​School Improvement Programme

An initiative to transform schools and communities in Northern Pakistan, in partnership with local government.​

  • Duration: 2016 to date

  • Target area:  Khyber Pakhtunkhwa (2 districts: Lower and Upper Chitral) and Gilgit-Baltistan (5 districts: Ghizer, Hunza, Ghanche, Diamer and Kharmang)

  • Funding organisation: Aga Khan Foundation

  • Implementer: AKU-IED's Professional Development Centres in Gilgit-Baltistan and Chitral

Project Aim

The project focuses on improving children learning outcomes in public sector community and low cost private schools in some of the most marginalised areas, ​by strengthening the capacity of all stakeholders to support them.

  • Teachers through professional development and their ability to build peer networks for learning and support.

  • Head teachers and officials through learning about and practicing instructional leadership.
  • Government community members and parents through enabling them to support children learning.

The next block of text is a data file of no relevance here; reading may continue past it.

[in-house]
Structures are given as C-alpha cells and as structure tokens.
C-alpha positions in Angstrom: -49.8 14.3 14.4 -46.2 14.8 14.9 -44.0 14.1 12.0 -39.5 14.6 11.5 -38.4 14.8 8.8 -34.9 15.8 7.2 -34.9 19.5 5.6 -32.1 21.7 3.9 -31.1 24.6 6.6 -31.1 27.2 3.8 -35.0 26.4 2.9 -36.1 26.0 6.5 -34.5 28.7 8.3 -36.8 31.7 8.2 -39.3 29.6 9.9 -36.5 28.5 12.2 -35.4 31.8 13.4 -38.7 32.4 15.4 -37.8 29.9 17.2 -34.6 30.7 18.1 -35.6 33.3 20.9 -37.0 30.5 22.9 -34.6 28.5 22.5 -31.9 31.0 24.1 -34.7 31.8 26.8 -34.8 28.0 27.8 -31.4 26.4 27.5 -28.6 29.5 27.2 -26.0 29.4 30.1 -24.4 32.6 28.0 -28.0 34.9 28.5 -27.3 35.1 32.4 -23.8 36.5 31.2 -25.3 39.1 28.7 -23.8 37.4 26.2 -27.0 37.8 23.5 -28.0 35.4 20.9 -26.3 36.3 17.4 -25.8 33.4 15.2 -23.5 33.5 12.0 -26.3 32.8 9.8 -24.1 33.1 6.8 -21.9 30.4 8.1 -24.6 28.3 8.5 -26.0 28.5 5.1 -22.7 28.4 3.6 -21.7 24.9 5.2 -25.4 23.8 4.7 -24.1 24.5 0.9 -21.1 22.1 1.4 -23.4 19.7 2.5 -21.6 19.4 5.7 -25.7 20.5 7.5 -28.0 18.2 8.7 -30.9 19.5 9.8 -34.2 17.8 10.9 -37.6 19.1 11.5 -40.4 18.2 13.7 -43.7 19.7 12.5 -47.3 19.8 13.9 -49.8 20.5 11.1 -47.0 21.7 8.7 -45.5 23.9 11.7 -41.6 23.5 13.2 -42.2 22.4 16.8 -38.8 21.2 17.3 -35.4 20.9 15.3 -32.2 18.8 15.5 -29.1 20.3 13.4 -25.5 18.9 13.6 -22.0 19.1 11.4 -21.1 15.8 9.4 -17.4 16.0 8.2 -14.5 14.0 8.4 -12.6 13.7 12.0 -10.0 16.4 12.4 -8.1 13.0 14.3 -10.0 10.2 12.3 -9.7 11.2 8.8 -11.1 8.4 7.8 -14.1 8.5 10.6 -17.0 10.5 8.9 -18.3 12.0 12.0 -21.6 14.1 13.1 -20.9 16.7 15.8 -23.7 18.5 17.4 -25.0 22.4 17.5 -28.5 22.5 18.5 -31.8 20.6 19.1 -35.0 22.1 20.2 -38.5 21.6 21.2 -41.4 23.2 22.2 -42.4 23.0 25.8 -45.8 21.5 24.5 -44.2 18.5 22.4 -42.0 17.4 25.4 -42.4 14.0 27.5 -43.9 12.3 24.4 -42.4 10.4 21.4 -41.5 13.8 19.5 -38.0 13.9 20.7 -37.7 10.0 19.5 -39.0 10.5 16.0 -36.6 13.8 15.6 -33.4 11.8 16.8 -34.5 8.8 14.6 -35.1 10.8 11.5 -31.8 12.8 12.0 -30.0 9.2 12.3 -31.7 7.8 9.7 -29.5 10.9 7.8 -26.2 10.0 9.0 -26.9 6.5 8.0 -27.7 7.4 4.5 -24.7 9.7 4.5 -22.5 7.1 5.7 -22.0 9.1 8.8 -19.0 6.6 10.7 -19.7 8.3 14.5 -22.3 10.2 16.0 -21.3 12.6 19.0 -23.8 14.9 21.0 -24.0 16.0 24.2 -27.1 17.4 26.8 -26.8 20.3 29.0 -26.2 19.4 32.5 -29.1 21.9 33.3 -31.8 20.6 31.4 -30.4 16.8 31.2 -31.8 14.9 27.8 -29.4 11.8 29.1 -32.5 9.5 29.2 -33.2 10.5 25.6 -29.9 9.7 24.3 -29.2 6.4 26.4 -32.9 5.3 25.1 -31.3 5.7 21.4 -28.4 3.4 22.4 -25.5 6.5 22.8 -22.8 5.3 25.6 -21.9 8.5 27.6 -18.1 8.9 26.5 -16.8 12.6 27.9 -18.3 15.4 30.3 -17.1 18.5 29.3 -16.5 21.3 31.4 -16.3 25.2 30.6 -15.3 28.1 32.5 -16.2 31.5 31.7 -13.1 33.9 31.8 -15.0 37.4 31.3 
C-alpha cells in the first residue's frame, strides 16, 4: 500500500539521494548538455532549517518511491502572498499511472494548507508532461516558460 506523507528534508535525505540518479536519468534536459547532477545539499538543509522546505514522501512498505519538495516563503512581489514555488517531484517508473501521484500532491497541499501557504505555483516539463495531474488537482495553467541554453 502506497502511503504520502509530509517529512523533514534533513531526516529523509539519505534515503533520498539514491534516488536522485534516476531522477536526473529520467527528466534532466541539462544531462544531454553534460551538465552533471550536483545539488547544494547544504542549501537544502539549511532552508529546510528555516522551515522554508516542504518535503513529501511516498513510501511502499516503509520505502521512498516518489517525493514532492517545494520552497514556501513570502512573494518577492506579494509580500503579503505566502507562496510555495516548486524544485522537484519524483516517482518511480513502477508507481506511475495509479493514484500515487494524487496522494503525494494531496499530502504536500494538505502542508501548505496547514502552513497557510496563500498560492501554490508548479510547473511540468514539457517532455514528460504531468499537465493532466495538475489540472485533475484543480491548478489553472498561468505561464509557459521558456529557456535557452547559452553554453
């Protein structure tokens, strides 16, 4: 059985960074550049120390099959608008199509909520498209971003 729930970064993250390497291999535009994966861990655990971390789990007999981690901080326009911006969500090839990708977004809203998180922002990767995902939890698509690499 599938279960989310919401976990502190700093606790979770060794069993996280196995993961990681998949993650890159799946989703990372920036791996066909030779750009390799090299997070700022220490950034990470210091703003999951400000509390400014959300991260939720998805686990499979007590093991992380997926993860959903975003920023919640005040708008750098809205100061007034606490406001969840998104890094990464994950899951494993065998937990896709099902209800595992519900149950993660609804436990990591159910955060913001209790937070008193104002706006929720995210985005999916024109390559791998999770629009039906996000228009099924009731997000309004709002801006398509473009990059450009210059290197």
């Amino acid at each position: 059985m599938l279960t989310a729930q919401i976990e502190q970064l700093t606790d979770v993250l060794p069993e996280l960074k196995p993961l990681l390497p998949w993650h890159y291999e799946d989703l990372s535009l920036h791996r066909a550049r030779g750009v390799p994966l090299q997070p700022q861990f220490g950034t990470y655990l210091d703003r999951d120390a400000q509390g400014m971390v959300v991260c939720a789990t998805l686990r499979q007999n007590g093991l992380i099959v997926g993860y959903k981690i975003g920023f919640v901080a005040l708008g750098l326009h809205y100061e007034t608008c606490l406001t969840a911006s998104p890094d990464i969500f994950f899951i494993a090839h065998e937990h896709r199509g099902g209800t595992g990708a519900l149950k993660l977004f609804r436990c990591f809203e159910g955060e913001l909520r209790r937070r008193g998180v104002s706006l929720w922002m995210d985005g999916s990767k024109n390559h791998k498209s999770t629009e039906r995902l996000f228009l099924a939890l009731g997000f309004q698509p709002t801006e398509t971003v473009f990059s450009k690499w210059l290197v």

Impact to date

More than more than 360 schools, 2000+ teachers and 38,000+ students have benefited from the project.

Key Success Indicators

As a result of project initiatives parents now feel a sense of ownership in their children’s learning. Teachers and community members also point to the radical mindset shift that has occurred in parents especially mothers. Further, communities are active as powerful catalysts for change. Building relationships with government officials has improved access to information and allowed communities to feel recognized and supported. Teachers, too, demonstrate improved classroom practices (utilising child centered activities).
The project schools are beginning to show better enrollment, retention rates and learning outcomes according to stakeholder reports. The students are now more eager to come to school and as a result of borrowing books from project-supported libraries, they are better readers.
The project has also shattered the myth that government schools are made-up of unengaged teachers and disinterested parents. Government schools are also now emerging as schools of choice.